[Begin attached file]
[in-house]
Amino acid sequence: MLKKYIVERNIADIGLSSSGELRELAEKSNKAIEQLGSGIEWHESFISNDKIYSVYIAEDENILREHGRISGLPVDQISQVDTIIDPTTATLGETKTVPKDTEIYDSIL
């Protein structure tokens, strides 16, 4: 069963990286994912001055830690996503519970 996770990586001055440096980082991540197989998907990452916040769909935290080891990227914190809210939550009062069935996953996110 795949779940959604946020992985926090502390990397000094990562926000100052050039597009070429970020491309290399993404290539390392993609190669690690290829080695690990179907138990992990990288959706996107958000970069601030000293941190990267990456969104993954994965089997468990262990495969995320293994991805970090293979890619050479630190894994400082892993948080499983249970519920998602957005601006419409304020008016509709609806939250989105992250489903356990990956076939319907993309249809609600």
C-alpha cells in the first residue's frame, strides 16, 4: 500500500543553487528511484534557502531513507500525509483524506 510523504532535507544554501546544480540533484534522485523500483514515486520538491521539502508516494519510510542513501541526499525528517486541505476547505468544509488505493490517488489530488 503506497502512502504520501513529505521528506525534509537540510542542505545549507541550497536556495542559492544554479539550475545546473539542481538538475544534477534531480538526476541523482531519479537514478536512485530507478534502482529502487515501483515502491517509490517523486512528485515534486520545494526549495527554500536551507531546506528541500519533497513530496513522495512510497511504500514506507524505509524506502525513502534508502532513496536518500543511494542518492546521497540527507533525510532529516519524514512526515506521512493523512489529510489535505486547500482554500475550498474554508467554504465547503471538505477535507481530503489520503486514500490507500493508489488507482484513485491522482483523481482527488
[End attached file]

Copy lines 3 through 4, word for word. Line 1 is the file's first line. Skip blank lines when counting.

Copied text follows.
């Protein structure tokens, strides 16, 4: 069963990286994912001055830690996503519970 996770990586001055440096980082991540197989998907990452916040769909935290080891990227914190809210939550009062069935996953996110 795949779940959604946020992985926090502390990397000094990562926000100052050039597009070429970020491309290399993404290539390392993609190669690690290829080695690990179907138990992990990288959706996107958000970069601030000293941190990267990456969104993954994965089997468990262990495969995320293994991805970090293979890619050479630190894994400082892993948080499983249970519920998602957005601006419409304020008016509709609806939250989105992250489903356990990956076939319907993309249809609600």
C-alpha cells in the first residue's frame, strides 16, 4: 500500500543553487528511484534557502531513507500525509483524506 510523504532535507544554501546544480540533484534522485523500483514515486520538491521539502508516494519510510542513501541526499525528517486541505476547505468544509488505493490517488489530488 503506497502512502504520501513529505521528506525534509537540510542542505545549507541550497536556495542559492544554479539550475545546473539542481538538475544534477534531480538526476541523482531519479537514478536512485530507478534502482529502487515501483515502491517509490517523486512528485515534486520545494526549495527554500536551507531546506528541500519533497513530496513522495512510497511504500514506507524505509524506502525513502534508502532513496536518500543511494542518492546521497540527507533525510532529516519524514512526515506521512493523512489529510489535505486547500482554500475550498474554508467554504465547503471538505477535507481530503489520503486514500490507500493508489488507482484513485491522482483523481482527488